The problem with that approach is that when it comes to design not all objects are created equal. For example in 2003 Domain Driven Design classified some fundamentally different categories of objects:
Elixir and Erlang are concurrent programming languages first (with a heavy leaning towards fault tolerance and resilience) and functional programming (FP) languages second.
Note the recommendation: “Treat the value object as immutable.” One trait that most functional languages share is that values are immutable by default. So value objects are simply (immutable) values in FP.
In class-based OO any capabilities pertaining to the value object would be typically implemented as methods - in Elixir/Erlang these capabilities are implemented as functions which are then collected in cohesive modules.
Does that mean that entities are implemented as processes? Not necessarily. While entities have a distinct identity they tend to change their characteristics over time. So different values may simply represent the same entity at different points in time. Also given that functional programming focuses on data transformation it is often not necessary to share an entity between multiple collaborators - instead the entity can pass through a data transformation pipeline (composed of (mostly pure) functions) that progressively refines the representation of that entity - so some entities can still be represented as values under the right circumstances.
So what a processes good for? Processes are used to manage (concurrent) runtime concerns:
Objects on the other hand are often used to separate design-time concerns. Taking “Erlang might be the only object-oriented language” at face value would be repeating Alan Kay’s mischaracterization all over again:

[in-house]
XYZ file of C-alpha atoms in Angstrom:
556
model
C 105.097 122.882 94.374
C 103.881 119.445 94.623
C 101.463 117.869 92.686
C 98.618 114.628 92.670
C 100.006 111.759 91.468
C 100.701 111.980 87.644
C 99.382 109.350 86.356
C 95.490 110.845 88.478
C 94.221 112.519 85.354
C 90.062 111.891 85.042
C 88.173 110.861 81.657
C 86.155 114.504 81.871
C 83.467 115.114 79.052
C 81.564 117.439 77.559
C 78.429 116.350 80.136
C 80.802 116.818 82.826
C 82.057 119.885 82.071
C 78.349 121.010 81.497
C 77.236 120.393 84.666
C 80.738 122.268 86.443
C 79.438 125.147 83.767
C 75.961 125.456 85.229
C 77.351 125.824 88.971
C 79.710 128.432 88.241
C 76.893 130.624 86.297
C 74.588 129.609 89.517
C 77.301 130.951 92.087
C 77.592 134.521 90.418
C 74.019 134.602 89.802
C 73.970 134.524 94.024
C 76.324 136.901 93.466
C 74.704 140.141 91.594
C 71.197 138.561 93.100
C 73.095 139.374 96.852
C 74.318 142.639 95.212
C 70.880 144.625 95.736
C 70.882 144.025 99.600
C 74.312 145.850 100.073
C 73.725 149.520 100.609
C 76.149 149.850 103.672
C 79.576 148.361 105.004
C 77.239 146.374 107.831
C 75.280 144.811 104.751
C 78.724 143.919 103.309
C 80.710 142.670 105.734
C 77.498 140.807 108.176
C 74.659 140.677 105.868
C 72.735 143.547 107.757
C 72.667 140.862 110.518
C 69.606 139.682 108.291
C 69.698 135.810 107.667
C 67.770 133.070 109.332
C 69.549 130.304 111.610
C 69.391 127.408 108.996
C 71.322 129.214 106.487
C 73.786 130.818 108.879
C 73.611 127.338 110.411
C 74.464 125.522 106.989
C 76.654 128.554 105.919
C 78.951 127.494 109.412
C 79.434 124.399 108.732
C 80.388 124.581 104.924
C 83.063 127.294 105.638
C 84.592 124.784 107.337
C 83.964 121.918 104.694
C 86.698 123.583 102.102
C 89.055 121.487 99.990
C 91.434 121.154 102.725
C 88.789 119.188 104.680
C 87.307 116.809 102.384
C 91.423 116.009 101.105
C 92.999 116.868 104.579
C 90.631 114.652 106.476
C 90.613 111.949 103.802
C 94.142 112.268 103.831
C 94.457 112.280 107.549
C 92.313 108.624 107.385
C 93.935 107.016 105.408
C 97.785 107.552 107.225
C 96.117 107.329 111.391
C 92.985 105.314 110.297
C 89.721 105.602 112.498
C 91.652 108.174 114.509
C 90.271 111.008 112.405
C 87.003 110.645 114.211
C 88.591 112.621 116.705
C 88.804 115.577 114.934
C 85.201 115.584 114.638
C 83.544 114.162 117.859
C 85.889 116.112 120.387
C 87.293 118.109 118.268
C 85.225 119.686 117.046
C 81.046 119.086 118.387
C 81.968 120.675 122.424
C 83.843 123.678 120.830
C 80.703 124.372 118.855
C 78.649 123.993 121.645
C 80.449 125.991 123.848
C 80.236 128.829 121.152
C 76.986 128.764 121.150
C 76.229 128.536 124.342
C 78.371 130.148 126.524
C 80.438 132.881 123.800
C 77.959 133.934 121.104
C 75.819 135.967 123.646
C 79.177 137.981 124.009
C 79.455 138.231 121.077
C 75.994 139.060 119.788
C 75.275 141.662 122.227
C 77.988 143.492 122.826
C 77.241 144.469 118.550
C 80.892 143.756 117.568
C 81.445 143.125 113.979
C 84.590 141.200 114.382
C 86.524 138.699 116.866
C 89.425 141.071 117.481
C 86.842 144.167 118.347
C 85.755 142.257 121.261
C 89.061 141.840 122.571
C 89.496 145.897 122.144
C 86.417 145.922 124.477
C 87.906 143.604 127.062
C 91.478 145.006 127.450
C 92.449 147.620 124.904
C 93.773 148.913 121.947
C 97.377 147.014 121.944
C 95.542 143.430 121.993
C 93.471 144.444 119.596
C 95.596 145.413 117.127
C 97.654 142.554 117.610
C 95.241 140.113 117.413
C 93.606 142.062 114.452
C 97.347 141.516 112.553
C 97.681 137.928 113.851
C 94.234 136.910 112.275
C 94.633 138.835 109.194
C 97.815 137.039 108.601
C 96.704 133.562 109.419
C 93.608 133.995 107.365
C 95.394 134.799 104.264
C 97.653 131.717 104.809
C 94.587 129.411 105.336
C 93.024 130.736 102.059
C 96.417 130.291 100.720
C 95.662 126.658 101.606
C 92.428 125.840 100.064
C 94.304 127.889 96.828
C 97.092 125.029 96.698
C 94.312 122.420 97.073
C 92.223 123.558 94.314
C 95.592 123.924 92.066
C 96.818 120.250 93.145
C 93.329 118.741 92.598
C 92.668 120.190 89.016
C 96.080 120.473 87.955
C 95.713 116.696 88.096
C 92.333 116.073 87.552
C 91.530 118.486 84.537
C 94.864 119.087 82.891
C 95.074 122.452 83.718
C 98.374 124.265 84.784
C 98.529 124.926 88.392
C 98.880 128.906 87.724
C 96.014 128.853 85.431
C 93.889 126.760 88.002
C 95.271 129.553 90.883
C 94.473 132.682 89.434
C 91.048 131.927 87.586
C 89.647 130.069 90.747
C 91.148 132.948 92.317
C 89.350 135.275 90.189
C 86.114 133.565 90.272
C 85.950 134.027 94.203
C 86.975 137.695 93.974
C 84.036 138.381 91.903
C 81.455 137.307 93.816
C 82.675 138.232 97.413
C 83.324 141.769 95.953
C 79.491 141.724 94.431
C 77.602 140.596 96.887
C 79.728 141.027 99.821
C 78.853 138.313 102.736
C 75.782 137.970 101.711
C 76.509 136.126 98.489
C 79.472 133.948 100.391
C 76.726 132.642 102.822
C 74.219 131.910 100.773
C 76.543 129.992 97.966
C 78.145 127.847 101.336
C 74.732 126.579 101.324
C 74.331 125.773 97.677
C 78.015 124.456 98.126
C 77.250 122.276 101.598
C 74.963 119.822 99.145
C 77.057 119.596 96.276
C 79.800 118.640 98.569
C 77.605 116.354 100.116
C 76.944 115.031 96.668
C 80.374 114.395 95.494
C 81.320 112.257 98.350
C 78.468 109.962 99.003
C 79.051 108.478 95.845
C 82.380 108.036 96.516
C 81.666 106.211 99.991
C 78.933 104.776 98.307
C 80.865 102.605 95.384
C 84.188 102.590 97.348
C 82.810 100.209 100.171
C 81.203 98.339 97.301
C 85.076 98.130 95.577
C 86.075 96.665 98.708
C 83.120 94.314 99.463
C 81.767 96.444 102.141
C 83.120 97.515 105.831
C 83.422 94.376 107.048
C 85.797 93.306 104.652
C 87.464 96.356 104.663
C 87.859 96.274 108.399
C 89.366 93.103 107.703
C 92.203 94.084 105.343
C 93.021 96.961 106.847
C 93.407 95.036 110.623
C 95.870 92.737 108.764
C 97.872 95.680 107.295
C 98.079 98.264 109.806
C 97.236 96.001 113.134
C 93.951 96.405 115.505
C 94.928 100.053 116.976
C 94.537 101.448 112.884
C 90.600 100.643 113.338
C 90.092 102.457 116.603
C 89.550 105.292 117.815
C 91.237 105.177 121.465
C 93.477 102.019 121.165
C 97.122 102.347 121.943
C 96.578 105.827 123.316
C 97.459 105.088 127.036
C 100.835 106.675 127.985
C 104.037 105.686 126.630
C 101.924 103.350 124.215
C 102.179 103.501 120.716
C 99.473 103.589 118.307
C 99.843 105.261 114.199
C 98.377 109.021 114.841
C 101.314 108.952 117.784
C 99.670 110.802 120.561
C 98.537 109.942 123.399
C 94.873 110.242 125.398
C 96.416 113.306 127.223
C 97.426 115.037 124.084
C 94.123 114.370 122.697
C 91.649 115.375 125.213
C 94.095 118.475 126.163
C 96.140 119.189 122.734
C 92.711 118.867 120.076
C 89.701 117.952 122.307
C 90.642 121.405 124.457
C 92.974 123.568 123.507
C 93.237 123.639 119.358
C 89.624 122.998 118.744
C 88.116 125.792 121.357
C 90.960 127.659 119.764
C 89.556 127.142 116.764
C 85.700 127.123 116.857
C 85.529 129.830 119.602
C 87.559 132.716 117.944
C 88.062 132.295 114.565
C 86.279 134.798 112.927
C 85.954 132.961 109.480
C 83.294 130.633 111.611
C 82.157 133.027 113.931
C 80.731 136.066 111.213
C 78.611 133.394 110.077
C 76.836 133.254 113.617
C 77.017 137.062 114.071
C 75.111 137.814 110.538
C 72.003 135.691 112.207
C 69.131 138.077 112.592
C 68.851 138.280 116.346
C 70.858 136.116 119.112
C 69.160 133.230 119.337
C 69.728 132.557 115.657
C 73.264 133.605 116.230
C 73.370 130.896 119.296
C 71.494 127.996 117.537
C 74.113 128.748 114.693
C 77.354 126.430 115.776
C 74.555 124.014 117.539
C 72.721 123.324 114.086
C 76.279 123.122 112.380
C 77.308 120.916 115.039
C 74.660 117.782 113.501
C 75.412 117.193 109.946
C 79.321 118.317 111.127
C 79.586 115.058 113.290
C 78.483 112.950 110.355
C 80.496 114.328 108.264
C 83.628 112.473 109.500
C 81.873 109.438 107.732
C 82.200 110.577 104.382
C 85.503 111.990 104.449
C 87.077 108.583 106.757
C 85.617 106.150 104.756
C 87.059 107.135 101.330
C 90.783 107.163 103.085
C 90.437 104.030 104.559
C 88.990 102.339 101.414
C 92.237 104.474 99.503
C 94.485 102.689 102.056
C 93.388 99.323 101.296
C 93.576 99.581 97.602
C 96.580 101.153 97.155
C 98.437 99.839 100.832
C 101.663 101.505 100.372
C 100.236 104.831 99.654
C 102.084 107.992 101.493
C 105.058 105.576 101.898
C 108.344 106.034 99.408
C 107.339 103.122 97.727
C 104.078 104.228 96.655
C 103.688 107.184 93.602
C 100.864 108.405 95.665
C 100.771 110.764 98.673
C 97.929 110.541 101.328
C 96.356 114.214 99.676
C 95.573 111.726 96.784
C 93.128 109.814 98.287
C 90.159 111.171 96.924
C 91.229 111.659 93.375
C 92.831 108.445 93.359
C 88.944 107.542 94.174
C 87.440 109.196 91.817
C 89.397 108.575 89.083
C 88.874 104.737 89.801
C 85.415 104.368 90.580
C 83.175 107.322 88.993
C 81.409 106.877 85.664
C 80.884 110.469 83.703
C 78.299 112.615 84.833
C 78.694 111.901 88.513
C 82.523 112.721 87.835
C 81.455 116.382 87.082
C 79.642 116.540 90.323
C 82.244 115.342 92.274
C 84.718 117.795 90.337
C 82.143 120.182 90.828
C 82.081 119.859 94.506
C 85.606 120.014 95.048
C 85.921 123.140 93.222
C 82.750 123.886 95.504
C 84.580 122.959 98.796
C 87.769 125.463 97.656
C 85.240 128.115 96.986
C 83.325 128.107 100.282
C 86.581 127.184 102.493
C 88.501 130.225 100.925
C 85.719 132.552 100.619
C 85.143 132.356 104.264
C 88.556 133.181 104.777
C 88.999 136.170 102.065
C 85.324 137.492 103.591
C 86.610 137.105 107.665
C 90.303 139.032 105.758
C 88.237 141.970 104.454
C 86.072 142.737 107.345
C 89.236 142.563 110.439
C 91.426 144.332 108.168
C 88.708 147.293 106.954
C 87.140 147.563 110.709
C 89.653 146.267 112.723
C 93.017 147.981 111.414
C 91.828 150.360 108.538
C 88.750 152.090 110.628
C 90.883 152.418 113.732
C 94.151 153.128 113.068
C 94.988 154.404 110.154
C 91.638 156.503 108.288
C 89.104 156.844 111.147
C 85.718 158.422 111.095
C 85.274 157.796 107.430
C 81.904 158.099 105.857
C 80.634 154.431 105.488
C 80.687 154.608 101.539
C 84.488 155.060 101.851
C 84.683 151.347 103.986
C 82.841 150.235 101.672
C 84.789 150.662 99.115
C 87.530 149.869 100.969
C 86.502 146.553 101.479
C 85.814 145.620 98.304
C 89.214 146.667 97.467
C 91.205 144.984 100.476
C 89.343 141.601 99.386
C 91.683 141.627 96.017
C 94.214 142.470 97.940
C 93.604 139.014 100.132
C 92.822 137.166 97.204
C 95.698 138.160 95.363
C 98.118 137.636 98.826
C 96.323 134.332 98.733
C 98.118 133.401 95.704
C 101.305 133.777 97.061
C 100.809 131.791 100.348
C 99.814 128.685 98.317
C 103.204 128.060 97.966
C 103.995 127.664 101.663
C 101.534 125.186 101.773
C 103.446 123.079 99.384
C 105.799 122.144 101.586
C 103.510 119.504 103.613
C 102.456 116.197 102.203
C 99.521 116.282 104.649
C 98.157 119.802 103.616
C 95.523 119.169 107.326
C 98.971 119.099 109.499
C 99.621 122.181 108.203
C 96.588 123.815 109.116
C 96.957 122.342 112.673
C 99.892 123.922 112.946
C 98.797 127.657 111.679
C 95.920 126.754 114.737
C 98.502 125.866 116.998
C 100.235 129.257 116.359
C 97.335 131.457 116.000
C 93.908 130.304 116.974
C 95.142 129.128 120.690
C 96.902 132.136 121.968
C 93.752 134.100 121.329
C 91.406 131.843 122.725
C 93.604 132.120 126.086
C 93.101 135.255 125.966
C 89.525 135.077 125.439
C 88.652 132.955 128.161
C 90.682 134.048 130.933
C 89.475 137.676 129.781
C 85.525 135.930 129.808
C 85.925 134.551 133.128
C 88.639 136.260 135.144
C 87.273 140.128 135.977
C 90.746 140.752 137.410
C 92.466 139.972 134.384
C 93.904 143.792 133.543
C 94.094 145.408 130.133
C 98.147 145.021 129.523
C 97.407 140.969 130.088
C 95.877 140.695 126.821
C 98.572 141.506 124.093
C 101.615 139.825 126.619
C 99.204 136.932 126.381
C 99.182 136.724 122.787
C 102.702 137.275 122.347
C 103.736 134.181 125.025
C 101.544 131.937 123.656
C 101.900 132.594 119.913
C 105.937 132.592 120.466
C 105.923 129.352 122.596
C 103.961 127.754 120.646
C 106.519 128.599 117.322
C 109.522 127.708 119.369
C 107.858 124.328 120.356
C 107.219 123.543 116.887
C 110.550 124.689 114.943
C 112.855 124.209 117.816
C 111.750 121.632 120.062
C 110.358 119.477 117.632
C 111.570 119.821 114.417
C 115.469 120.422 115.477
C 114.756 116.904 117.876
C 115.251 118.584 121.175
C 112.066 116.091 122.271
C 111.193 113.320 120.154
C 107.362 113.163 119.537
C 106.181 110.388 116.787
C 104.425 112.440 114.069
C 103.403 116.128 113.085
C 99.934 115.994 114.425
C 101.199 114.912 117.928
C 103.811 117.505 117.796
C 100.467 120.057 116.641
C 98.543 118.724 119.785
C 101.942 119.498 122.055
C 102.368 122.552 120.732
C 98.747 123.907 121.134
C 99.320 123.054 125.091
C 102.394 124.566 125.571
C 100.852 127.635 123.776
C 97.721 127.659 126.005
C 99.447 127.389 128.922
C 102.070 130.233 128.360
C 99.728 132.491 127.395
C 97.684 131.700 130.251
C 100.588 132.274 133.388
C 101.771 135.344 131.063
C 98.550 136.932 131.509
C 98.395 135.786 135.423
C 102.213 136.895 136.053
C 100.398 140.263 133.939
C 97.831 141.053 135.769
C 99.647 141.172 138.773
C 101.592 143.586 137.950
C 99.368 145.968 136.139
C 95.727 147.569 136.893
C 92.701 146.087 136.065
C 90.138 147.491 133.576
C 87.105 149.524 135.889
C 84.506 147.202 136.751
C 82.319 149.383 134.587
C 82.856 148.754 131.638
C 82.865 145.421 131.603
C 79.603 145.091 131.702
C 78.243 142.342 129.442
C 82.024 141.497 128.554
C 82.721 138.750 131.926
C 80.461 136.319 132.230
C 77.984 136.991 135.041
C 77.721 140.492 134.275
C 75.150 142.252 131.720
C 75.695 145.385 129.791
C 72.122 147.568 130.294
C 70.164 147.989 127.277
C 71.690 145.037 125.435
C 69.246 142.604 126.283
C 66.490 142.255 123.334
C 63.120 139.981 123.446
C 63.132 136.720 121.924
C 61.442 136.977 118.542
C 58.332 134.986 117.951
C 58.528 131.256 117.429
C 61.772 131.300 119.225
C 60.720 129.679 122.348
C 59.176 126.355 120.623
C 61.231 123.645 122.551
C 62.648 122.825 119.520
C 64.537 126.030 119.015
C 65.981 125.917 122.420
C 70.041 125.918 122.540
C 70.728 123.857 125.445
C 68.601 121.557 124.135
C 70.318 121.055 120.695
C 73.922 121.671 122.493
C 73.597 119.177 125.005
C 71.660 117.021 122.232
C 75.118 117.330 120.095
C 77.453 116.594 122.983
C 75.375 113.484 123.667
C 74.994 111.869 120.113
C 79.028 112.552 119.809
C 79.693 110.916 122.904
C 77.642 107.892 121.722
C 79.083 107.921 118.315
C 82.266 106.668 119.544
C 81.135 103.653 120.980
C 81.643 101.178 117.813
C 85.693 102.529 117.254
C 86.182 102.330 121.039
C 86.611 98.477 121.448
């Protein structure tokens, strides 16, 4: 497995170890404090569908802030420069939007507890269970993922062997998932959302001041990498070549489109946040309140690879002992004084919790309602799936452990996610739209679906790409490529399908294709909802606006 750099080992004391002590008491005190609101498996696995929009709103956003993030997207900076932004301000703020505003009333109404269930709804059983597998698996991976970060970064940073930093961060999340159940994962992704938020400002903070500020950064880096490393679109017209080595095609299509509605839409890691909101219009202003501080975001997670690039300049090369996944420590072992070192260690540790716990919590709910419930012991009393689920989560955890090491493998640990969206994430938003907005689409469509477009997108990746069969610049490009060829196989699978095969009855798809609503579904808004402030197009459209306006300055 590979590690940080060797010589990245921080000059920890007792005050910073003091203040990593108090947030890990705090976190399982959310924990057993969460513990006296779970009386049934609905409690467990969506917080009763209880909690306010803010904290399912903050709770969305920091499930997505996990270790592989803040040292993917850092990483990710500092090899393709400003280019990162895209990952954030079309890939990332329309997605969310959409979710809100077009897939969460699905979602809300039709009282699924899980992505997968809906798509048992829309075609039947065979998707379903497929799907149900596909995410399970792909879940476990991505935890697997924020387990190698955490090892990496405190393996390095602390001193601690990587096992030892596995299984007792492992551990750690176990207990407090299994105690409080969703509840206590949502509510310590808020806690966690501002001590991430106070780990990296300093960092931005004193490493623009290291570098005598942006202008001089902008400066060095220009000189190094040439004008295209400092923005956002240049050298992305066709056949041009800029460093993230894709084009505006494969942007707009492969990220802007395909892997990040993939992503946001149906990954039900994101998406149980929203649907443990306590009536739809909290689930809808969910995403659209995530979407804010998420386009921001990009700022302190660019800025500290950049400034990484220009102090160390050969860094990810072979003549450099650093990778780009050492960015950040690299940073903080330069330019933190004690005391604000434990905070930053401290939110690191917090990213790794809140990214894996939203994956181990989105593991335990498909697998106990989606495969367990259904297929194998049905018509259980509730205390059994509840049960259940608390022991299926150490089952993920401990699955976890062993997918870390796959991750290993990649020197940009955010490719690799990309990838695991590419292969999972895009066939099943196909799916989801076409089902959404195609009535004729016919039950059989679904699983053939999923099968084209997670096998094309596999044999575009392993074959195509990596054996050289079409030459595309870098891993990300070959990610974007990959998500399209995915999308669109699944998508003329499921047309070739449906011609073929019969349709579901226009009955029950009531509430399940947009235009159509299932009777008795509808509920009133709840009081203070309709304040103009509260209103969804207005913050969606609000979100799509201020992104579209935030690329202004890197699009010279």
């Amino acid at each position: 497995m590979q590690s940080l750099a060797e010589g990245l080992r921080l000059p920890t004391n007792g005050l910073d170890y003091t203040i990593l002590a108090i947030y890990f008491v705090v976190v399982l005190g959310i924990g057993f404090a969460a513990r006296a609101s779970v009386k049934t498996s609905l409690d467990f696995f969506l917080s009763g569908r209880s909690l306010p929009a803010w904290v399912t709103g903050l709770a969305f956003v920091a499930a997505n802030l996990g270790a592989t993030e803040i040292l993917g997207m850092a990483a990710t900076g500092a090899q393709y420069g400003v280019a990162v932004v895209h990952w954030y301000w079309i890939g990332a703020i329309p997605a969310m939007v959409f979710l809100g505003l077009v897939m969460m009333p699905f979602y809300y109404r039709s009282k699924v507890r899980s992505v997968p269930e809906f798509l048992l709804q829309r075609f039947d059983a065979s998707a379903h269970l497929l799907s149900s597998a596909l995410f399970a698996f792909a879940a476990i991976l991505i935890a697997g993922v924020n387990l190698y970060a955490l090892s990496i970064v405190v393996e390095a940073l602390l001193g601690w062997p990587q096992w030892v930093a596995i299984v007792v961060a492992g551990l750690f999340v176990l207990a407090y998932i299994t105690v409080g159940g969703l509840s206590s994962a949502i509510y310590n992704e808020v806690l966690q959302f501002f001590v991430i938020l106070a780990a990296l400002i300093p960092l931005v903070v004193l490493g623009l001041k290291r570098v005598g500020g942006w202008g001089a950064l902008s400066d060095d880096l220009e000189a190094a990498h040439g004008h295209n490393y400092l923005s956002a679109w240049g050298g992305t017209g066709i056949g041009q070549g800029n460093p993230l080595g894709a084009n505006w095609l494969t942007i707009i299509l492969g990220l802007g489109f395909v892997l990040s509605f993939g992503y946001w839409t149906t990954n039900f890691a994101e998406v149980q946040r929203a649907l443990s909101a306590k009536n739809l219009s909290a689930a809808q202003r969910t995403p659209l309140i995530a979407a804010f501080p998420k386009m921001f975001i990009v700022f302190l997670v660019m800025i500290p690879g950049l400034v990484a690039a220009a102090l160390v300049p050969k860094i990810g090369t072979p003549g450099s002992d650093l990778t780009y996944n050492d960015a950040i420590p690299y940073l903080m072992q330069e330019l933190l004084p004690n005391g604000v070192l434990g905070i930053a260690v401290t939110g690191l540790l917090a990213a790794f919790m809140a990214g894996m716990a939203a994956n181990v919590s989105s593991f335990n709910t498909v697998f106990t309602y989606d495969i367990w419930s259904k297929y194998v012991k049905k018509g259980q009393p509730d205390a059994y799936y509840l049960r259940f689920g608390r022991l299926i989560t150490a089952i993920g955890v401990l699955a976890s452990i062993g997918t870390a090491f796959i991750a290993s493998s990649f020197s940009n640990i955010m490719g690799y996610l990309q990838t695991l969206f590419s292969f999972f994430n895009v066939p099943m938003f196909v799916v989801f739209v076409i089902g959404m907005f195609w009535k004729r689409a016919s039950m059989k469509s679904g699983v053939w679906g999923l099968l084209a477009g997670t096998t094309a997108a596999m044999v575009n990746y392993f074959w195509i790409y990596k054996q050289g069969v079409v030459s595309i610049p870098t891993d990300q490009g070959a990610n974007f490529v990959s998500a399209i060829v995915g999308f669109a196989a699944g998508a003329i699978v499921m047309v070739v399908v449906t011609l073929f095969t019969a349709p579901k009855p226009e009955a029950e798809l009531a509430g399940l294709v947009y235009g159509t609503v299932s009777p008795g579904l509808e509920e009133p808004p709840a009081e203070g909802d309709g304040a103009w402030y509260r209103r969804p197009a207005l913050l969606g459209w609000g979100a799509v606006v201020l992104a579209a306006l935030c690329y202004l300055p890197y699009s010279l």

I’m sorry that I long ago coined the term “objects” for this topic because it gets many people to focus on the lesser idea. The big idea is “messaging” …
Imperative programming (where logic is usually composed of statements) is often well represented via flowcharts which illustrates an important point - imperative programming is about the flow of control (fundamentally a Program Counter perspective).
Functional programming (where logic is typically composed of expressions) on the other hand is primarily about data transformation, or phrased differently, the flow of data. Now in a single threaded environment you will only be transforming one piece of data at a time - but with that perspective it’s clearer what the data dependencies are (because of the data transformation pipelines) which also makes it easier to identify activities which can take place concurrently. And doing things concurrently is what processes excel at.
Also there are important differences between the message abstractions used in OO and on the BEAM (the Erlang VM).
In OO a message (often mimicked via method invocation) doesn’t just transfer data (method arguments) but it also transfers the flow of control to the receiving object which enables it to do some processing.
On the BEAM a message simply arrives in the process’s mailbox. The process code may process that message immediately - but it may not if it is already doing something else as all the logic inside a single process is executed strictly sequentially. So the message does deliver data but the raw capacity of the process to perform work isn’t directly dependent on the arrival or presence of message data.
An object often combines internal data as its state with the behaviour to mutate that state. A process is also behaviour capable of evolving its internal state. While both offer some sort of isolation and share some similar characteristics they are very different beasts.